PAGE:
No sooner had it become clear that Trump had become to be taken seriously on the U.S. political stage that people started to rack their brains: how is this even remotely possible? Supremely vulgar, ignorant, and blatantly dishonest, what was his appeal?
Apparently, the common American was convinced that Trump would protect their jobs from illegal immigration, remove the bloat of big government, and break the yoke of crooked bankers–and that these actions collectively would propel the working class into a new level of affluence.
Fast-forward almost four years, however, and note that none of this has happened. Even before the pandemic, the financial plight of the rank and file Trump supporter had changed very little. But now, 30 million people are currently receiving government unemployment benefits—about 20% of American workers. During a single week in July, 6.9 million filed claims, the highest ever number of ever recorded; the previous record was 695,000 claims during one week in 1982. More than 20% of businesses that were open in January are closed either temporarily or permanently.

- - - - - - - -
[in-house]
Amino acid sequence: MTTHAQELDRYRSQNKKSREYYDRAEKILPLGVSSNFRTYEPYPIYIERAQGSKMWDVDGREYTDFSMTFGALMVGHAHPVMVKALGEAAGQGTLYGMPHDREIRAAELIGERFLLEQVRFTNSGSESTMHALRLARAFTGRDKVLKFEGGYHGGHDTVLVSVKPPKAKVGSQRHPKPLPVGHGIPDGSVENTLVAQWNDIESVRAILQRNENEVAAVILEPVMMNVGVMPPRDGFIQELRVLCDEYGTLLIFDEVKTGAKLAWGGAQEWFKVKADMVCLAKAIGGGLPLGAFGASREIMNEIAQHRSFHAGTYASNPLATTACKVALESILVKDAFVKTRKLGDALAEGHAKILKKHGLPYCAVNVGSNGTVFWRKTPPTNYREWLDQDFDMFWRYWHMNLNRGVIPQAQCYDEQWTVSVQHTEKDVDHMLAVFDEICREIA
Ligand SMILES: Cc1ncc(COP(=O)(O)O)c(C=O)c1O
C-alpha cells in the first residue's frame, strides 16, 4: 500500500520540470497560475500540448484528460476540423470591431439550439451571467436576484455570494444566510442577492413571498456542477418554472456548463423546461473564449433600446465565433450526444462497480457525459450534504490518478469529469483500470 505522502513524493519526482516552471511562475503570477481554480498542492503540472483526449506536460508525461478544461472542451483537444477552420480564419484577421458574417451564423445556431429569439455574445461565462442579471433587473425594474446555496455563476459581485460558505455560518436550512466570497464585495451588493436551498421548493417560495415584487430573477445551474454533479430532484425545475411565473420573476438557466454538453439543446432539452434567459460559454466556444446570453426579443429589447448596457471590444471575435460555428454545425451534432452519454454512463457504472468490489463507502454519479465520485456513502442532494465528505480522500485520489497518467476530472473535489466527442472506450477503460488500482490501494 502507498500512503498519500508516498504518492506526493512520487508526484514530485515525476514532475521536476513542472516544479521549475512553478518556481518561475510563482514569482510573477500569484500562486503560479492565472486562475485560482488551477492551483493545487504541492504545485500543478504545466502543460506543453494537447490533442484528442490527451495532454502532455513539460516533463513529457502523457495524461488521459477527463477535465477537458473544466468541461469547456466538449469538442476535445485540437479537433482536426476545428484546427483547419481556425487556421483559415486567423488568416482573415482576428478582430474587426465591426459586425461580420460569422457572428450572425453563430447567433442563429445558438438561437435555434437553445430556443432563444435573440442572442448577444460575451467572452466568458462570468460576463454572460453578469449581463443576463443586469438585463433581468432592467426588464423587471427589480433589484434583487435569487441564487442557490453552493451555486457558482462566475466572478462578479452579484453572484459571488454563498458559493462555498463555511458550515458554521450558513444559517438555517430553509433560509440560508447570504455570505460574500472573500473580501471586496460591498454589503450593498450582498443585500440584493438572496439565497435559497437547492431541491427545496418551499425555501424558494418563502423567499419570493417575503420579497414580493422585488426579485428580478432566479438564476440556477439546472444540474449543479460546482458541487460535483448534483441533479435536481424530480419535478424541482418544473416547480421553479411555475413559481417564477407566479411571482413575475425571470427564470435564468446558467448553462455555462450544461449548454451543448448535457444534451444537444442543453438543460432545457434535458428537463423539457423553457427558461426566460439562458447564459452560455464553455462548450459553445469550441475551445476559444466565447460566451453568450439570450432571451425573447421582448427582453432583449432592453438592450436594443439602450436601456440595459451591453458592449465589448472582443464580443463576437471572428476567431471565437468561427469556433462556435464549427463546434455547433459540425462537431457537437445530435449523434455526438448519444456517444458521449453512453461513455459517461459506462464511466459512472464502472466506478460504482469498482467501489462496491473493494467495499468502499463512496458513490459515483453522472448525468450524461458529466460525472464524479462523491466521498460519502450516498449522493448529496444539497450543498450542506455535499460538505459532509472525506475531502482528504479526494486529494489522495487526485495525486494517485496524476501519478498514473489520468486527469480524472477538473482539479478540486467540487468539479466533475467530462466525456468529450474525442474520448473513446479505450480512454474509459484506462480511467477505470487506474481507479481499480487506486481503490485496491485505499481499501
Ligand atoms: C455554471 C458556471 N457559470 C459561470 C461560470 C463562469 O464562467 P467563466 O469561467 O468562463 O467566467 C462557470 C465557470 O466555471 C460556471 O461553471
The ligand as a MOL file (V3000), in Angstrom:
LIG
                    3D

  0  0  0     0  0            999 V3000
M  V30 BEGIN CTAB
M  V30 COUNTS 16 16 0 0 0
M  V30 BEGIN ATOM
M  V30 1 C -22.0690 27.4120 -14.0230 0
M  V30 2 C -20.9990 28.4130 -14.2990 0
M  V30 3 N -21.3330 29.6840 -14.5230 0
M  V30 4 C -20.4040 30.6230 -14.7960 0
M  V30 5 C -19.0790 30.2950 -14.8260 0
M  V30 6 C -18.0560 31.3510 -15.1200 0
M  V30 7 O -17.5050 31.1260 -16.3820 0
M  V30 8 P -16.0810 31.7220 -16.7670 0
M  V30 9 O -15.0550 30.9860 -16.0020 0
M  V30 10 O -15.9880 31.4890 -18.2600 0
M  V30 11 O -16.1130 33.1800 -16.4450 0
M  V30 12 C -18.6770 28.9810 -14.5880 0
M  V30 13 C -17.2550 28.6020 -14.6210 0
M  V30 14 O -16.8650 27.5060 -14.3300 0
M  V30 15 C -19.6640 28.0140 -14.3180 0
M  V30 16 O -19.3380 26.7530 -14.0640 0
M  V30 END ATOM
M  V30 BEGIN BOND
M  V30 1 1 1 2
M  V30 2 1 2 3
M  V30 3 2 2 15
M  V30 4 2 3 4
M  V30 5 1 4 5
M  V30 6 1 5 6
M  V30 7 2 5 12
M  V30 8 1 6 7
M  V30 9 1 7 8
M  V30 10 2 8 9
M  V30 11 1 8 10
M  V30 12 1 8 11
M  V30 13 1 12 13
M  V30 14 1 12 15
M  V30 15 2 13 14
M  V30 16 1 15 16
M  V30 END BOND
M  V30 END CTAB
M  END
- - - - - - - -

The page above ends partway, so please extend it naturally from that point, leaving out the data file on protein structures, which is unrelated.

OK, so what is preventing Trump’s support levels from crashing through the floor?
Before you answer that, consider something in addition–that Trump is running on the promise that we’ll permanently end the payroll tax, the basis of social security. People like the woman shown above paid into the system throughout their entire careers, and now, in their golden years, expect to take out at least some of what they laid down decades earlier. Shouldn’t that be a deal-breaker for Trump? Apparently not. He carries an appeal even stronger than food and shelter.
What could it be? Check out the (hypothetical) conversation that the woman is having with Senate Majority Leader Mitch McConnell, by far Trump’s most important congressional ally, and see if you can make sense of it.